They sat in silence for a time, lost in their own thoughts.
Jack finally spoke up. "I've been thinking."
"Should I be worried, Sir?" Sam quipped without a moment's pause.
"Funny." He pretended to be offended, but actually he was delighted she still felt she could tease him despite their new ranks and positions.
Sam flashed him a mischievous grin, which caused him to momentarily lose his train of thought.
He forced himself back to get back to his original point. "You said Teal'c may have trapped himself in the game because he didn't believe that we could ever completely defeat the Goa'uld."
"Well, yeah. At least that's what he believed six years ago." She clarified. "We have saved earth several times and killed a few System Lords since then." She added with some passion. "I would hope that's given him some confidence."
Sam paused momentarily, and Jack could swear he heard the gears turning in her mind as she thought the whole thing through. "And he wouldn't have joined us in the first place if he didn't start out with at least a little faith in what we could do." She pegged Jack with a meaningful look. He was the one who had convinced Teal'c to turn and fight. He was the one who Teal'c had placed all his faith in to save the people on the prison on Chulak, and perhaps one day all who were enslaved by the Goa'uld.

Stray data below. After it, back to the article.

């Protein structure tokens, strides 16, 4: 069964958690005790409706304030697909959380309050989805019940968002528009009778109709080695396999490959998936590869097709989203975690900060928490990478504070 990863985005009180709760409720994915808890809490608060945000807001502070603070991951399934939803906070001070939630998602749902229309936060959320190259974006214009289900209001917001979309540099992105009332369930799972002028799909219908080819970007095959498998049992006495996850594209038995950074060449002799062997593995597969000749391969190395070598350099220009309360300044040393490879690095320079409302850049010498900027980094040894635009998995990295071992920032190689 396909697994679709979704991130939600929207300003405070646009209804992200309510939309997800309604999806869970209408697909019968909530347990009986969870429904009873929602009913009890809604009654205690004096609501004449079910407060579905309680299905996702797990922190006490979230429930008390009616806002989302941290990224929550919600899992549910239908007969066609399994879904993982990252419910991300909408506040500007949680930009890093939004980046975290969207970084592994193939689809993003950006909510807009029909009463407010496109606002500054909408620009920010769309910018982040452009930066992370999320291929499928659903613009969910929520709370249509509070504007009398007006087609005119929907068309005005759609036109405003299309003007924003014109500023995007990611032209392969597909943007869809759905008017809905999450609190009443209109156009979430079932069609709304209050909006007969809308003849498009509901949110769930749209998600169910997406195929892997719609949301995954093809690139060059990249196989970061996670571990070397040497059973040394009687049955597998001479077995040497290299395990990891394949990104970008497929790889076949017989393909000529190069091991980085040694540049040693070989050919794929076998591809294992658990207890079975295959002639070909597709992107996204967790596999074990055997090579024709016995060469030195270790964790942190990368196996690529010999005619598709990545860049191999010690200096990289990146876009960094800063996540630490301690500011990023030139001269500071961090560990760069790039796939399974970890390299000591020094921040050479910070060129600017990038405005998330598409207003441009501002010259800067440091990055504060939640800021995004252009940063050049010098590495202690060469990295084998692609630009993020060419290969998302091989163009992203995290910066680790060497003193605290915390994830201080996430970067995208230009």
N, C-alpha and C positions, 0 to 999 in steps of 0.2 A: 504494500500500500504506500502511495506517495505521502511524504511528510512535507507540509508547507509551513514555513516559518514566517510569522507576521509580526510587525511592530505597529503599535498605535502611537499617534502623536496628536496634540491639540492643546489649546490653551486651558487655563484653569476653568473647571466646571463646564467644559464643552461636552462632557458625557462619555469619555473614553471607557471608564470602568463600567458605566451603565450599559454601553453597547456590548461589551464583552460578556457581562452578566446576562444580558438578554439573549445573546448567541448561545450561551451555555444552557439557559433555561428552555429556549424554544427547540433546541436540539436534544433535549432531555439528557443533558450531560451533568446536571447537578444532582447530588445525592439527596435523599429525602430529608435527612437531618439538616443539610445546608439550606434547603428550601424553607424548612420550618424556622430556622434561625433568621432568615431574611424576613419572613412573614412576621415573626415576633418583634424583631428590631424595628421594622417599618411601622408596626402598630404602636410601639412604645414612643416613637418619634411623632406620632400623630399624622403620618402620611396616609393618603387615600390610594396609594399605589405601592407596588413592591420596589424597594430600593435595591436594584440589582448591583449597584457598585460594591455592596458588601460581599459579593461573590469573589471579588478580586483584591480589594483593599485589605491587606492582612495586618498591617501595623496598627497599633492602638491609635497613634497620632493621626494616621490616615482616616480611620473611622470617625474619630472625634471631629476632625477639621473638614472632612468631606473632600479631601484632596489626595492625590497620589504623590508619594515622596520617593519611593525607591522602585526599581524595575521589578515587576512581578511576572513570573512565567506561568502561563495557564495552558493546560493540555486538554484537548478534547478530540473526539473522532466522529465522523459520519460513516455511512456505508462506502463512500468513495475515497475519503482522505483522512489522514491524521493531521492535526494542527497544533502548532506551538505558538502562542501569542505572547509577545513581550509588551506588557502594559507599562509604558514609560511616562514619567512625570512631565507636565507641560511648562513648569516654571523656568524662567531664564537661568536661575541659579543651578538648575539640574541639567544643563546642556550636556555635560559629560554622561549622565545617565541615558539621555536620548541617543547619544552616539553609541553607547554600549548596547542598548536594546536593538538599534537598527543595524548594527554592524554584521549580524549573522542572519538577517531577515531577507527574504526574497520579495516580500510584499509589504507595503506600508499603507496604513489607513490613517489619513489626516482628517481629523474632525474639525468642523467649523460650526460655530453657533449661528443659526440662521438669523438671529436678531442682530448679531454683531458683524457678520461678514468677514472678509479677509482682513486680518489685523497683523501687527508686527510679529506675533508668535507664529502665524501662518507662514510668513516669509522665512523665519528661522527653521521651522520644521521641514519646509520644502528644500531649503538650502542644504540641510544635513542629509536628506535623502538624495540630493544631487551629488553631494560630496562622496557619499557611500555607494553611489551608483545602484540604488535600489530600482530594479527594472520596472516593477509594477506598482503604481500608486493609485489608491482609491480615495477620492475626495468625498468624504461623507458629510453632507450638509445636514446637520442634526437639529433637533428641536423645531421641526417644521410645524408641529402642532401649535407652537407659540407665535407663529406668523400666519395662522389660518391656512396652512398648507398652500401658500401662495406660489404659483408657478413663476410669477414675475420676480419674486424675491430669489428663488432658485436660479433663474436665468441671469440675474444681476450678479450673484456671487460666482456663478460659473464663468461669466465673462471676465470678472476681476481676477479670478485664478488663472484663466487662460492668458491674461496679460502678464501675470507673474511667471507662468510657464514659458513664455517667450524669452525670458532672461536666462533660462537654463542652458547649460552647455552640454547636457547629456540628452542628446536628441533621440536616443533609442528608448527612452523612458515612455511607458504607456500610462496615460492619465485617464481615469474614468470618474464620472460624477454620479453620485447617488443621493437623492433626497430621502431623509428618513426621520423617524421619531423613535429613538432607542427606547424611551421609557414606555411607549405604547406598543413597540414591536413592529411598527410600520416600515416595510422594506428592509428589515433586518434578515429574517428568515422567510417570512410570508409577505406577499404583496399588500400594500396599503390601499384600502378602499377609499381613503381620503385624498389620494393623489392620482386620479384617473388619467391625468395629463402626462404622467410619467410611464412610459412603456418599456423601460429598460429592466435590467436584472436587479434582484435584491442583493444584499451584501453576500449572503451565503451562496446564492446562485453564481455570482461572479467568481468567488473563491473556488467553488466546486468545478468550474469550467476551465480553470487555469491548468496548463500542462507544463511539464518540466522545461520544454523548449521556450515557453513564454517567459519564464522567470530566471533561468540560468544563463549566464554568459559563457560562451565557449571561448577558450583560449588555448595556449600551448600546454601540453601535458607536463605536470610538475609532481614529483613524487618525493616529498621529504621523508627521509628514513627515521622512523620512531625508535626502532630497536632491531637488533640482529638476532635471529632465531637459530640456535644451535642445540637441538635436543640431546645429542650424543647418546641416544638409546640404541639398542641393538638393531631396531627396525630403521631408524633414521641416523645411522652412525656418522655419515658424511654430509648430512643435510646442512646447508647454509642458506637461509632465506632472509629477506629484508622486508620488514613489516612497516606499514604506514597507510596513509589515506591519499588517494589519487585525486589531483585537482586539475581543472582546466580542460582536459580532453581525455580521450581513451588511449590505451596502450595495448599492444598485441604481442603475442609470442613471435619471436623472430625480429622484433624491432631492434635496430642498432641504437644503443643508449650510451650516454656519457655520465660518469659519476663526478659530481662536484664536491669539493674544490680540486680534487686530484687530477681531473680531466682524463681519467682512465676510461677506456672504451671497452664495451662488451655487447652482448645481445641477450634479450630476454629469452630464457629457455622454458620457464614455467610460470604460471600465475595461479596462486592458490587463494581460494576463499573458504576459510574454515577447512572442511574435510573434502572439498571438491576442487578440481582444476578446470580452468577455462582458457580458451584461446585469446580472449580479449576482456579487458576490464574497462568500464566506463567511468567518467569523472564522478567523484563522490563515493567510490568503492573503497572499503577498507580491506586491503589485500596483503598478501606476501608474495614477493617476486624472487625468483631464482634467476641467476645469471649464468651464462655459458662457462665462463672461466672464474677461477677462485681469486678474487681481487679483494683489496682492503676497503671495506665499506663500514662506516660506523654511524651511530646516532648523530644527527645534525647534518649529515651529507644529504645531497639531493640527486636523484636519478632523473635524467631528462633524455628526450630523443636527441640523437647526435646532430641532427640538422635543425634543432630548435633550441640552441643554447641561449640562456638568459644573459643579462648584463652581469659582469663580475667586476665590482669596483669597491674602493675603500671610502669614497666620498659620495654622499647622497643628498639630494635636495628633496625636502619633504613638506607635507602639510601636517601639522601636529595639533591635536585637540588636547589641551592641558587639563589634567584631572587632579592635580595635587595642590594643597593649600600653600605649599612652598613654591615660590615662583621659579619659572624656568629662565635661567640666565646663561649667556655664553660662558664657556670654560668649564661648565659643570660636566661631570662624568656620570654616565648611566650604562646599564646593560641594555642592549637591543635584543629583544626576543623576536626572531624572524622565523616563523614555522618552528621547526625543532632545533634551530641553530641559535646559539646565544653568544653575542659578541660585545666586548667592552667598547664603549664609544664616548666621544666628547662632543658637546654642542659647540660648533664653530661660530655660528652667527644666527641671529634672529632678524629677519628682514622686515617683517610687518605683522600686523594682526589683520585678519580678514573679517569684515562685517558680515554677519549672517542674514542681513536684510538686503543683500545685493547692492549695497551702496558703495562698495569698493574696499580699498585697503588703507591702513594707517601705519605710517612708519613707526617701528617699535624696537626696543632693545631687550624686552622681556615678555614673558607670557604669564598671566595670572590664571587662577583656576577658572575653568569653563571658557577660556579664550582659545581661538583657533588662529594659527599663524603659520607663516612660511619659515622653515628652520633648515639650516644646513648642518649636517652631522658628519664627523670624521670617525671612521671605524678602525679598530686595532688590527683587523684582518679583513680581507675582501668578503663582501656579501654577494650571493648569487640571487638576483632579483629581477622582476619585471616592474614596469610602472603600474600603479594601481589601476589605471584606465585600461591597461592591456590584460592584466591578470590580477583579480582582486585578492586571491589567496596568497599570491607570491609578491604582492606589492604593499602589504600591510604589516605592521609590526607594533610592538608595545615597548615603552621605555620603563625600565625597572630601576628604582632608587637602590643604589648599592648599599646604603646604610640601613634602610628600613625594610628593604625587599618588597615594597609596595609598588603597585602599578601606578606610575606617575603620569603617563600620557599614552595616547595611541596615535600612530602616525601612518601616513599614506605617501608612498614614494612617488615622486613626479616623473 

"And he won the game." Jack added hopefully.
"He had help." Sam pointed out.
"Exactly!" Jack exclaimed triumphantly and perhaps a little too loudly. He quickly turned his head from side to side and was reassured that he hadn't woken his friends with his little outburst.